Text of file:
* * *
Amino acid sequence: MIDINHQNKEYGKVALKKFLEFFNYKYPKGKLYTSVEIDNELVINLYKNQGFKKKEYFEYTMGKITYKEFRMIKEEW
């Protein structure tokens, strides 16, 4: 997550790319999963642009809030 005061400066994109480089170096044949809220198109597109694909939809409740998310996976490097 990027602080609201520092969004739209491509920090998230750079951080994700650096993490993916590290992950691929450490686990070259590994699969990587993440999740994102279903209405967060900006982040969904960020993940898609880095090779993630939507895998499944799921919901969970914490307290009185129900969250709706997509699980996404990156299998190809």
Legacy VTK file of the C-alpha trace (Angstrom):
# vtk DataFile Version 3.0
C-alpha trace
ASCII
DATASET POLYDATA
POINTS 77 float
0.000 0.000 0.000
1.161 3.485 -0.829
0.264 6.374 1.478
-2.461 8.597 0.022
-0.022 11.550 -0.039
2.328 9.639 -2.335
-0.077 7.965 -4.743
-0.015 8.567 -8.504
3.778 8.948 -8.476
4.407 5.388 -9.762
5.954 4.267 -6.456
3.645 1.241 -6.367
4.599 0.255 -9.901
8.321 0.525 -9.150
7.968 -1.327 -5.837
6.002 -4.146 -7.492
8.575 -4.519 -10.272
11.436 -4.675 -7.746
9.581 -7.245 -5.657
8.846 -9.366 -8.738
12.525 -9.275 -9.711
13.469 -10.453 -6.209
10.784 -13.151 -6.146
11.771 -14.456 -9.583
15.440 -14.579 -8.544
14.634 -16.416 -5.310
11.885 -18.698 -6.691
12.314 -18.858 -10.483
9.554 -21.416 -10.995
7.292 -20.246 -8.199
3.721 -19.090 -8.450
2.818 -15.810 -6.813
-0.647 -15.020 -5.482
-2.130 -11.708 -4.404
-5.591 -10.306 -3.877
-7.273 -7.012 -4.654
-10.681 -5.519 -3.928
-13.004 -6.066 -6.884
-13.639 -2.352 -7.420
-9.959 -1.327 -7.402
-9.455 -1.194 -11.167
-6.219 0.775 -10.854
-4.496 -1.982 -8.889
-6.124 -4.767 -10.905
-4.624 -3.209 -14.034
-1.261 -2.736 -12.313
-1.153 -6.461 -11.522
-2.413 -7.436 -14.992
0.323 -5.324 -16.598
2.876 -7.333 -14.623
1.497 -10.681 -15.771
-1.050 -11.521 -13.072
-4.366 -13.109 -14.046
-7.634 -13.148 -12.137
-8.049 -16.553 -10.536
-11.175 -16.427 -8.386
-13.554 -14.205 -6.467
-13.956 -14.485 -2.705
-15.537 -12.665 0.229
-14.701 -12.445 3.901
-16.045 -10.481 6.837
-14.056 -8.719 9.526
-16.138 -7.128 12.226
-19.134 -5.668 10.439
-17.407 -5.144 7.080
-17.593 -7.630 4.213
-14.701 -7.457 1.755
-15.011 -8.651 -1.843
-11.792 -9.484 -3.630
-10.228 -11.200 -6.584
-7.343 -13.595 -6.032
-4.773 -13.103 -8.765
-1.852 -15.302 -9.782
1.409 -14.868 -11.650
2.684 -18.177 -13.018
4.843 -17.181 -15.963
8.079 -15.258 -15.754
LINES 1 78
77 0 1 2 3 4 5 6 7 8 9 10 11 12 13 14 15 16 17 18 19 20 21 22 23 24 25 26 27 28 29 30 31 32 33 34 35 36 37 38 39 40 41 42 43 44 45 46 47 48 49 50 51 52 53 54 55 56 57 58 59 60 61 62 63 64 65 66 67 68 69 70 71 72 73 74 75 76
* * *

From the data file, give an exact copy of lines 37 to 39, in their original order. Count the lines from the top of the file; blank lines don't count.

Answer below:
9.554 -21.416 -10.995
7.292 -20.246 -8.199
3.721 -19.090 -8.450